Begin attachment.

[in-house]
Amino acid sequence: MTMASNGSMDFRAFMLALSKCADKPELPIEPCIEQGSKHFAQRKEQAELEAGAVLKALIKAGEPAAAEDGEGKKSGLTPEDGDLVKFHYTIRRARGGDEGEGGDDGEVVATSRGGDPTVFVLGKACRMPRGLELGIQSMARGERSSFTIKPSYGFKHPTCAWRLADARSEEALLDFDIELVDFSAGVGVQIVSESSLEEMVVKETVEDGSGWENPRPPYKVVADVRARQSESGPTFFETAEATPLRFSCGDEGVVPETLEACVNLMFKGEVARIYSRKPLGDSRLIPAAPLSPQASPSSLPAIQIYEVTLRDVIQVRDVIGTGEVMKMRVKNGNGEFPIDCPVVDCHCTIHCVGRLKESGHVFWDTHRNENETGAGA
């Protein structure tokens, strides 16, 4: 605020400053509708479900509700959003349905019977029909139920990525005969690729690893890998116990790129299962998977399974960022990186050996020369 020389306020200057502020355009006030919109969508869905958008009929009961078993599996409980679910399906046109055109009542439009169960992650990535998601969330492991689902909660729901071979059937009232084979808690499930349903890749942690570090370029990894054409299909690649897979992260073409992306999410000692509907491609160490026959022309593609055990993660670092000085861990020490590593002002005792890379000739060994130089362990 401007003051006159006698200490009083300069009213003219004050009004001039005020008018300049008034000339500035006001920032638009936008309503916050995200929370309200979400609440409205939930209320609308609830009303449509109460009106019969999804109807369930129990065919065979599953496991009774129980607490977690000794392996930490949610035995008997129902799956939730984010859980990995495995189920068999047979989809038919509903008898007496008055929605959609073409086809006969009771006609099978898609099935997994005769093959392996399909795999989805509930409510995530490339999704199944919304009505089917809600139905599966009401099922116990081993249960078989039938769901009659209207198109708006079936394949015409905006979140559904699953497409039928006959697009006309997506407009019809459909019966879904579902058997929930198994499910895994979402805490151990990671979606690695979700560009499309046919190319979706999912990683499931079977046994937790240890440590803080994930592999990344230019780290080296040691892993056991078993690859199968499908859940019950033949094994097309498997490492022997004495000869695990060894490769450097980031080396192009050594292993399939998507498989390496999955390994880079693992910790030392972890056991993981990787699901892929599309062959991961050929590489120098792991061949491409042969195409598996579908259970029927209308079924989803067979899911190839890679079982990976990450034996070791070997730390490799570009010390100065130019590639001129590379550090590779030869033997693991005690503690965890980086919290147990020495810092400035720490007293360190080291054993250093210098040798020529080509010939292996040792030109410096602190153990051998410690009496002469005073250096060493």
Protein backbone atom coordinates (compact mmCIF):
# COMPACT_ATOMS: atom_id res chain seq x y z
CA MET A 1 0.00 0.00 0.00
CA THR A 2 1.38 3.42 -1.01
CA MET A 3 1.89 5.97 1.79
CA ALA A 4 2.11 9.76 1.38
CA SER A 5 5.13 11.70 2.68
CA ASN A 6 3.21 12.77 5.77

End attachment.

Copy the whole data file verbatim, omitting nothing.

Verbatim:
[in-house]
Amino acid sequence: MTMASNGSMDFRAFMLALSKCADKPELPIEPCIEQGSKHFAQRKEQAELEAGAVLKALIKAGEPAAAEDGEGKKSGLTPEDGDLVKFHYTIRRARGGDEGEGGDDGEVVATSRGGDPTVFVLGKACRMPRGLELGIQSMARGERSSFTIKPSYGFKHPTCAWRLADARSEEALLDFDIELVDFSAGVGVQIVSESSLEEMVVKETVEDGSGWENPRPPYKVVADVRARQSESGPTFFETAEATPLRFSCGDEGVVPETLEACVNLMFKGEVARIYSRKPLGDSRLIPAAPLSPQASPSSLPAIQIYEVTLRDVIQVRDVIGTGEVMKMRVKNGNGEFPIDCPVVDCHCTIHCVGRLKESGHVFWDTHRNENETGAGA
């Protein structure tokens, strides 16, 4: 605020400053509708479900509700959003349905019977029909139920990525005969690729690893890998116990790129299962998977399974960022990186050996020369 020389306020200057502020355009006030919109969508869905958008009929009961078993599996409980679910399906046109055109009542439009169960992650990535998601969330492991689902909660729901071979059937009232084979808690499930349903890749942690570090370029990894054409299909690649897979992260073409992306999410000692509907491609160490026959022309593609055990993660670092000085861990020490590593002002005792890379000739060994130089362990 401007003051006159006698200490009083300069009213003219004050009004001039005020008018300049008034000339500035006001920032638009936008309503916050995200929370309200979400609440409205939930209320609308609830009303449509109460009106019969999804109807369930129990065919065979599953496991009774129980607490977690000794392996930490949610035995008997129902799956939730984010859980990995495995189920068999047979989809038919509903008898007496008055929605959609073409086809006969009771006609099978898609099935997994005769093959392996399909795999989805509930409510995530490339999704199944919304009505089917809600139905599966009401099922116990081993249960078989039938769901009659209207198109708006079936394949015409905006979140559904699953497409039928006959697009006309997506407009019809459909019966879904579902058997929930198994499910895994979402805490151990990671979606690695979700560009499309046919190319979706999912990683499931079977046994937790240890440590803080994930592999990344230019780290080296040691892993056991078993690859199968499908859940019950033949094994097309498997490492022997004495000869695990060894490769450097980031080396192009050594292993399939998507498989390496999955390994880079693992910790030392972890056991993981990787699901892929599309062959991961050929590489120098792991061949491409042969195409598996579908259970029927209308079924989803067979899911190839890679079982990976990450034996070791070997730390490799570009010390100065130019590639001129590379550090590779030869033997693991005690503690965890980086919290147990020495810092400035720490007293360190080291054993250093210098040798020529080509010939292996040792030109410096602190153990051998410690009496002469005073250096060493």
Protein backbone atom coordinates (compact mmCIF):
# COMPACT_ATOMS: atom_id res chain seq x y z
CA MET A 1 0.00 0.00 0.00
CA THR A 2 1.38 3.42 -1.01
CA MET A 3 1.89 5.97 1.79
CA ALA A 4 2.11 9.76 1.38
CA SER A 5 5.13 11.70 2.68
CA ASN A 6 3.21 12.77 5.77